Councilors agree they can't exempt seniors, disabled from snow shoveling without figuring out way to remove their snow

City officials have started looking at ways to provide snow-shoveling services to elderly and disabled residents who can't shovel their sidewalks and who can't find or afford somebody to do the work for them.

At a hearing this morning, though, City Council President Michelle Wu said the city should look at going even further - and investigate the costs of just clearing all 1,600 miles of the city's sidewalks.

Councilor Tito Jackson (Roxbury), who sponsored the idea of an exemption for people over 60 and the disabled, said the city of Ottawa clears all of its sidewalks after storms.

Short of that, Jackson said the city could work to extend its current summer job program for teens to winter shoveling to help the elderly and disabled.

But Councilor Tim McCarthy (Hyde Park, Roslindale, Mattapan) said that large-scale volunteer programs "basically don't work" - especially with kids these days, because many of them would rather stay in bed or down in the basement playing Xbox when the snow comes down.

But councilors agreed Jackson's proposal needs an answer to the shoveling question.

Councilor Josh Zakim (Back Bay, Beacon Hill, Fenway, Mission Hill) said finding an answer is the benefits of not forcing some residents shovel would be outweighed by the risks of other residents not having safe sidewalks. Zakim also asked whether 60 is too young a cutoff age.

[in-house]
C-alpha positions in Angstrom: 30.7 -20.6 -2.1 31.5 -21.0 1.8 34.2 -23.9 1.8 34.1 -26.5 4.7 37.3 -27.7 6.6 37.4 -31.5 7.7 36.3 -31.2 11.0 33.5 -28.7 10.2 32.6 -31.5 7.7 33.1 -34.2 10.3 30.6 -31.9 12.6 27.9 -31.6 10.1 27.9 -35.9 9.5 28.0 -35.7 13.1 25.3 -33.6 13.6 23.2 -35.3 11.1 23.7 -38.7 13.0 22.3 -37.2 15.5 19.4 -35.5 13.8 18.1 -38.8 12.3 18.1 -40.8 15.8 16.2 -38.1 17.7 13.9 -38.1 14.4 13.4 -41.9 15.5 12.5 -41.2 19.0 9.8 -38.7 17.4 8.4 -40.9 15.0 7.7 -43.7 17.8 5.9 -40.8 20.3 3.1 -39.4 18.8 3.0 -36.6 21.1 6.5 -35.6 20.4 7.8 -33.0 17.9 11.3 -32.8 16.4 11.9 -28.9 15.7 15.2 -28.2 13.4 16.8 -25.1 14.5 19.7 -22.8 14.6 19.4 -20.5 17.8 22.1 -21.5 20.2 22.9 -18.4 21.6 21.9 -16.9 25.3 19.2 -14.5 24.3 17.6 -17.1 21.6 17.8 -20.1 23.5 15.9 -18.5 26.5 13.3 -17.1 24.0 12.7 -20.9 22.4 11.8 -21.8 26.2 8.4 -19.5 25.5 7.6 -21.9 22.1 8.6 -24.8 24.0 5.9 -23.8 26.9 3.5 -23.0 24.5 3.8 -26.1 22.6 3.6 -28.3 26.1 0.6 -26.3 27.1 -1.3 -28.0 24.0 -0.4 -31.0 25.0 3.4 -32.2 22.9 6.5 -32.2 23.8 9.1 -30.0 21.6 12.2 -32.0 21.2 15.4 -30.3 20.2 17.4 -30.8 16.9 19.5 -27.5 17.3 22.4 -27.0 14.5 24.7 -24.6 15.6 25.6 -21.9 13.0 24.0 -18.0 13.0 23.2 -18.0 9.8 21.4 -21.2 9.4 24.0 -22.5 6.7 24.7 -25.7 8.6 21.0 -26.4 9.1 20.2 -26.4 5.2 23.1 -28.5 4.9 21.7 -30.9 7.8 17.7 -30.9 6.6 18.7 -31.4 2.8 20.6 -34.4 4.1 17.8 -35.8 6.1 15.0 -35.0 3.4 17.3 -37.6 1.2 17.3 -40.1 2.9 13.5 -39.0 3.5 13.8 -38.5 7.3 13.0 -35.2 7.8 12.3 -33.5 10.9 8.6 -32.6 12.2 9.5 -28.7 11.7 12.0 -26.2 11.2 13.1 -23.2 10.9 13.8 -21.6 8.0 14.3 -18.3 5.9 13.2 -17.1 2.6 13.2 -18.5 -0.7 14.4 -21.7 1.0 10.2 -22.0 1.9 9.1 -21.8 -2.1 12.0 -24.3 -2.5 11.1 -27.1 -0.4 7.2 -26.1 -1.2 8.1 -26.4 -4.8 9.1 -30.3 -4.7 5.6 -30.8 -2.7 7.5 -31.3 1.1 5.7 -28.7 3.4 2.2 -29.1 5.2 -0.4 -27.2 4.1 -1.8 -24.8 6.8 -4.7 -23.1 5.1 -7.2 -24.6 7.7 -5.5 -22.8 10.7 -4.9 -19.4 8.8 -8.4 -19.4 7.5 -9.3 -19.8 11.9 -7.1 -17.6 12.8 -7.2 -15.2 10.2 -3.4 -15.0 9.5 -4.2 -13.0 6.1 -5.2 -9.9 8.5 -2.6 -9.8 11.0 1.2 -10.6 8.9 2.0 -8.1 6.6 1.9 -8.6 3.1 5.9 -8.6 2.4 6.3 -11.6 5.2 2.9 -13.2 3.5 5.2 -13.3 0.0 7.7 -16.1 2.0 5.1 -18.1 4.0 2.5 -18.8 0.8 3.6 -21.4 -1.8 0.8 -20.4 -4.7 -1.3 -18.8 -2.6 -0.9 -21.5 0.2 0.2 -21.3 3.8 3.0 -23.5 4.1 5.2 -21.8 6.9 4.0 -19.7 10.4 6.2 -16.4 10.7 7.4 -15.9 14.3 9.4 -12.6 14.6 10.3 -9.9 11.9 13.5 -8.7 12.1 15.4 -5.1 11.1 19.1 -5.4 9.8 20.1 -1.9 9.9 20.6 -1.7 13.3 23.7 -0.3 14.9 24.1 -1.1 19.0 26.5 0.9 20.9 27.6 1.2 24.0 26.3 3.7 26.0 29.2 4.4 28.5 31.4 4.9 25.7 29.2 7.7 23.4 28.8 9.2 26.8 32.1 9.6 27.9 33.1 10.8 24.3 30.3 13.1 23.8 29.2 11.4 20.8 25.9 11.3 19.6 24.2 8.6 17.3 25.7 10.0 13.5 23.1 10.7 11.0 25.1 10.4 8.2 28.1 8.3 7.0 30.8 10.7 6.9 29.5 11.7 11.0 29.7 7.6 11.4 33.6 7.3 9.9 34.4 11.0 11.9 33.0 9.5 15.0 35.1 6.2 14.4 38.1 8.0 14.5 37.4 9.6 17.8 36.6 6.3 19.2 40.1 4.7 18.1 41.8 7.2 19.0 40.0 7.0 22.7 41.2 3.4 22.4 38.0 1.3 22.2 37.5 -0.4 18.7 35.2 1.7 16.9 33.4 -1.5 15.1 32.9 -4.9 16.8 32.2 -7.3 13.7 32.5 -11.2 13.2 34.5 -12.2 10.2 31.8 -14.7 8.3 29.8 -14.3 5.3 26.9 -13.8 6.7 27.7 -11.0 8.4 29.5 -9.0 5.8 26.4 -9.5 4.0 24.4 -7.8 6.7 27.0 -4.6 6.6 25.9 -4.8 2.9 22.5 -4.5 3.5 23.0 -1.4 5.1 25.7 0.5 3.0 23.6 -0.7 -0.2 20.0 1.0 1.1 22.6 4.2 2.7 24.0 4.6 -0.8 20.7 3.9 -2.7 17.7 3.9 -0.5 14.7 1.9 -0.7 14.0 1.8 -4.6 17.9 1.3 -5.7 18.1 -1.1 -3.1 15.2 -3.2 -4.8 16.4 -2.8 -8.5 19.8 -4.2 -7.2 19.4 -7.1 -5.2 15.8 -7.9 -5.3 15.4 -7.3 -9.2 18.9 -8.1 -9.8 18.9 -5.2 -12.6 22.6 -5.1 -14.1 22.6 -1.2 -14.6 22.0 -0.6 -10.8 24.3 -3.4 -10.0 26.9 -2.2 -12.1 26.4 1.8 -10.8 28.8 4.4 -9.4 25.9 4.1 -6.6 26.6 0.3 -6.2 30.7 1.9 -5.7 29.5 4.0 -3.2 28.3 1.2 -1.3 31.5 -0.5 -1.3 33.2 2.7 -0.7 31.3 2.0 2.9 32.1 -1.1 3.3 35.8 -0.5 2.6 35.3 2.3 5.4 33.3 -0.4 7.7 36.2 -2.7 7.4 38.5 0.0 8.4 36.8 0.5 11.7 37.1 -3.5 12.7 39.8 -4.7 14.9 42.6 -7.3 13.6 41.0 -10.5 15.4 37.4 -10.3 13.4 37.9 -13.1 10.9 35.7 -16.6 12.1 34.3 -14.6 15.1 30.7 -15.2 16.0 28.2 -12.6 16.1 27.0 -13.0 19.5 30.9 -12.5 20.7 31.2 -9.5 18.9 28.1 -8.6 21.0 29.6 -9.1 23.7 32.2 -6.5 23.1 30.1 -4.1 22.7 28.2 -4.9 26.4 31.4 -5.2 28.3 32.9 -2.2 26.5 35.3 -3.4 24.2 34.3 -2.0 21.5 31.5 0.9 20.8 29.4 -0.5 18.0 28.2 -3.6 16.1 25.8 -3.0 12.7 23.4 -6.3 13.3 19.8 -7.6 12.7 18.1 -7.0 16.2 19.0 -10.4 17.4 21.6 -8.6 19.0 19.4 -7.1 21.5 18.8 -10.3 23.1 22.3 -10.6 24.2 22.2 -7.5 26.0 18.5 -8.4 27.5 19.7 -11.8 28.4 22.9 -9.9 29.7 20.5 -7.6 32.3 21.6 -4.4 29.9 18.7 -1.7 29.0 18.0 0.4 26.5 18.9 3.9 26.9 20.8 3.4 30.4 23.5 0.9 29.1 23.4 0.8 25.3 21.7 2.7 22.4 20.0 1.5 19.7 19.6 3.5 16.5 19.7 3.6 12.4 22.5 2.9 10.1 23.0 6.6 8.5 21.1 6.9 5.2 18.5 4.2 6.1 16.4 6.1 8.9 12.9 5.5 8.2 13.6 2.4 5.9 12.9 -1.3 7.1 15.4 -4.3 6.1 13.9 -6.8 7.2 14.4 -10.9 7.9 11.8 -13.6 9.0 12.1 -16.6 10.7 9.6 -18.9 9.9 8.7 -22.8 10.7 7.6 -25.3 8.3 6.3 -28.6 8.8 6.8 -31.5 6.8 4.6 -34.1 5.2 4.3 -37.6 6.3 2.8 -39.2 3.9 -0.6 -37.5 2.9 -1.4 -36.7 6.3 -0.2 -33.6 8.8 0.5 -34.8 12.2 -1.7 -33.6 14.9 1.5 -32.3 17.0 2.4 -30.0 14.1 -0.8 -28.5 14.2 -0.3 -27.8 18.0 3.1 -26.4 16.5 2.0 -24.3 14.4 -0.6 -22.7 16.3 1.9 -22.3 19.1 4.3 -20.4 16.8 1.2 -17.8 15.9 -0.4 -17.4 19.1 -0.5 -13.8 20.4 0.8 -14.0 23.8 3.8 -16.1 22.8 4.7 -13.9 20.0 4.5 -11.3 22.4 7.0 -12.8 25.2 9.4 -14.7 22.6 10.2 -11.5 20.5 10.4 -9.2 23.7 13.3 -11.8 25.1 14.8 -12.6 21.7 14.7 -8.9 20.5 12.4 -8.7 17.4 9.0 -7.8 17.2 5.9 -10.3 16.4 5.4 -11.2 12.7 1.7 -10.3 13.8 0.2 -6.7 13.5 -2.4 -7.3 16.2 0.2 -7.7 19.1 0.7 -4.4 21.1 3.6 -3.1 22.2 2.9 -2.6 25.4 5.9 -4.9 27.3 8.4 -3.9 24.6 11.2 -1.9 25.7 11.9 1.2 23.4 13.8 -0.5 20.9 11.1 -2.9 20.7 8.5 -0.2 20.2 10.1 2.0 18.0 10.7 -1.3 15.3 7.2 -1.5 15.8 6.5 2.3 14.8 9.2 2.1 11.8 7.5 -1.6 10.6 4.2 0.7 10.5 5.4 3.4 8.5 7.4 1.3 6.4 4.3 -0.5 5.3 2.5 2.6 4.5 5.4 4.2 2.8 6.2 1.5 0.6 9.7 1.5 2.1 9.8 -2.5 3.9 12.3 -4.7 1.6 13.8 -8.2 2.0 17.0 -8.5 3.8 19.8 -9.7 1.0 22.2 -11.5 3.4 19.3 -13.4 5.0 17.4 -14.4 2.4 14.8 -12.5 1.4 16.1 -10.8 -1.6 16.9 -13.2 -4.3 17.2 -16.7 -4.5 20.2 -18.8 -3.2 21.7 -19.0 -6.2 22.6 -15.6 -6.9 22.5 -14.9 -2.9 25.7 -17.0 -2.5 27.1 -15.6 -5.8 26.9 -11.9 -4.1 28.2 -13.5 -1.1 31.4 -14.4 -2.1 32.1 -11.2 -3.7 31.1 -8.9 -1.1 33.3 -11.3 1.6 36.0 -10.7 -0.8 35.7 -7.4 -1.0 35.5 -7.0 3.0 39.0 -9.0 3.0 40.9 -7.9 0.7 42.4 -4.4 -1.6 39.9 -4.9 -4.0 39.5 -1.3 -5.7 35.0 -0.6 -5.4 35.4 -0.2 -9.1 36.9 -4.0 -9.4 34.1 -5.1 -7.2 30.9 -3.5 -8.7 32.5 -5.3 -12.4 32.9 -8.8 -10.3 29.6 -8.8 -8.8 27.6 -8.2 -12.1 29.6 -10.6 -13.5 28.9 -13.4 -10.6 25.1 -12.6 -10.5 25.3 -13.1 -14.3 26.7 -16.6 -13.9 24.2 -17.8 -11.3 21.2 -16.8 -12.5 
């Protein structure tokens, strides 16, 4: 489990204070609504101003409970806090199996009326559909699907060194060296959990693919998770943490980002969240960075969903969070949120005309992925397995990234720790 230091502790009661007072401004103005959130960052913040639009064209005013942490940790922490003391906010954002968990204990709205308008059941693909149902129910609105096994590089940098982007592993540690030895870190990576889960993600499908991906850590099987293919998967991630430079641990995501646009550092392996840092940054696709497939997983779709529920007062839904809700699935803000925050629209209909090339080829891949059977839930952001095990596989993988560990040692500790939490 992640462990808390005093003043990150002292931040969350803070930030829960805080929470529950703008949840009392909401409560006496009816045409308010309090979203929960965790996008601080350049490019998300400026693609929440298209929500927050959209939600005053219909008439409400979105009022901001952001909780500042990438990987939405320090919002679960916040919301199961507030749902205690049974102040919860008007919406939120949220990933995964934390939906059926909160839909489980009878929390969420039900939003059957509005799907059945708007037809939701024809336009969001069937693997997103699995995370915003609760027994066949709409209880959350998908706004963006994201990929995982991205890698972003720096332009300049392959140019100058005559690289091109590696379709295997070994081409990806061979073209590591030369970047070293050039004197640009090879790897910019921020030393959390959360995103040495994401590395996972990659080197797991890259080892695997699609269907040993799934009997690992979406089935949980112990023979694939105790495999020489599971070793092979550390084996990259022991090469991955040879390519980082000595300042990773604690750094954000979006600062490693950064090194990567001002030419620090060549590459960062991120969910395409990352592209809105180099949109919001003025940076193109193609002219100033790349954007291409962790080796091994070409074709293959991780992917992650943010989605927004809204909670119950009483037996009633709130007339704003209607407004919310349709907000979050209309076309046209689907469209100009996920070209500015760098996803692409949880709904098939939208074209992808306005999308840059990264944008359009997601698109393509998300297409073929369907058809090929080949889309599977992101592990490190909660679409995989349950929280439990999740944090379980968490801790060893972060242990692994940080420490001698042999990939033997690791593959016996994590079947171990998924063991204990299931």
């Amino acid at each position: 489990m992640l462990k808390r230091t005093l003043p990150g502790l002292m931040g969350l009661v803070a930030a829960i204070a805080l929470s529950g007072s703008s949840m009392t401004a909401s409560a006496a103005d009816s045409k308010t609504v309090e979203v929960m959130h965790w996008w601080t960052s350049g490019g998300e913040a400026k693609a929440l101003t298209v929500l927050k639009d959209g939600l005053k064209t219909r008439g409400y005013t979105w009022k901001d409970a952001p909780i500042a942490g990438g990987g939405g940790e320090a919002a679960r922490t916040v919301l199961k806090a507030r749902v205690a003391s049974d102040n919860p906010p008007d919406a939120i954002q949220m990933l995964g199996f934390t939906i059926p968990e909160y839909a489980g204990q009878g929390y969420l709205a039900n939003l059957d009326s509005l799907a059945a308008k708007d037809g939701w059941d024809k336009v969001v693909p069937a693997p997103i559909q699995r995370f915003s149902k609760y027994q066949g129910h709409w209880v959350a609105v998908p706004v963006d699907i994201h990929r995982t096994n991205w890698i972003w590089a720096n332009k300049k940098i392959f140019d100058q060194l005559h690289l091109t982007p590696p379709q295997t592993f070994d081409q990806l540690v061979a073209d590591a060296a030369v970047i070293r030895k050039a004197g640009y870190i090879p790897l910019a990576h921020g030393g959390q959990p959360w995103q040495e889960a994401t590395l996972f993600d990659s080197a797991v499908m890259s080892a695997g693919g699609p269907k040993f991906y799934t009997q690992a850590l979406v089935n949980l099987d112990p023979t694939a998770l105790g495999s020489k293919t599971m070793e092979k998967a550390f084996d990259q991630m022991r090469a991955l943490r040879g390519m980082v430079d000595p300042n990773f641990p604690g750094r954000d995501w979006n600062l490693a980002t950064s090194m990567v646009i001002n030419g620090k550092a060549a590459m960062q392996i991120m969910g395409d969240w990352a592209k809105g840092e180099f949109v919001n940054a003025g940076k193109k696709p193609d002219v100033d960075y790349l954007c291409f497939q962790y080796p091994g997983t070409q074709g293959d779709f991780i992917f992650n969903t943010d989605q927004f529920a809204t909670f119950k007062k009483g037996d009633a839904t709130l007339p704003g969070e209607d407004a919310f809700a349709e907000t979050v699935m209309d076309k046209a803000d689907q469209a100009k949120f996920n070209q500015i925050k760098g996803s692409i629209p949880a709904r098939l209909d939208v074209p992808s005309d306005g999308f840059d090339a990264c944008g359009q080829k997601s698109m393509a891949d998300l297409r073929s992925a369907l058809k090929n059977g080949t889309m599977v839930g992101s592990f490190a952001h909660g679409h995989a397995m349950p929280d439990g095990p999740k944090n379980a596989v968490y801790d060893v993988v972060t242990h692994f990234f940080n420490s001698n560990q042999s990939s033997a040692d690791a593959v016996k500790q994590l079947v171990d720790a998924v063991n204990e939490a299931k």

The proposed ordinance as written "would, in fact, endanger more people than it would protect," Wendy Landman, executive director of WalkBoston, agreed.

Emily Shea, Boston commissioner of elderly affairs, said her office did try organizing a volunteer program a couple of years ago with AmeriCorps, but the program foundered because many of the volunteers lived outside Boston and couldn't get in when the T shut down because of the weather.

Shea said Cambridge currently has an exemption program for senior residents who can prove a financial hardship and that workers in that city's recreation department, who have lighter workloads in the winter, shovel their walks. She said 71 of Cambridge's roughly 15,000 seniors have signed up.

Shea said Boston has roughly 100,000 residents over 60, and that up to 40% are living on $25,000 or less a year.

She said that when seniors call her office now seeking shoveling help, workers first try to see if they have any relatives or friends who can help them and that if they don't, they talk about how to find a plowing contractor. She acknowledged, however, not all seniors can afford a contractor. Jackson said he is concerned some contractors charge excessive rates.

Shea added that Newton also offers an exemption, but said few apply for it because that city doesn't ticket for unshoveled sidewalks anyway.

Shea did not mention the snow-angel program in Cranston, RI.

Neighborhoods: 

Topics: 

Free tagging: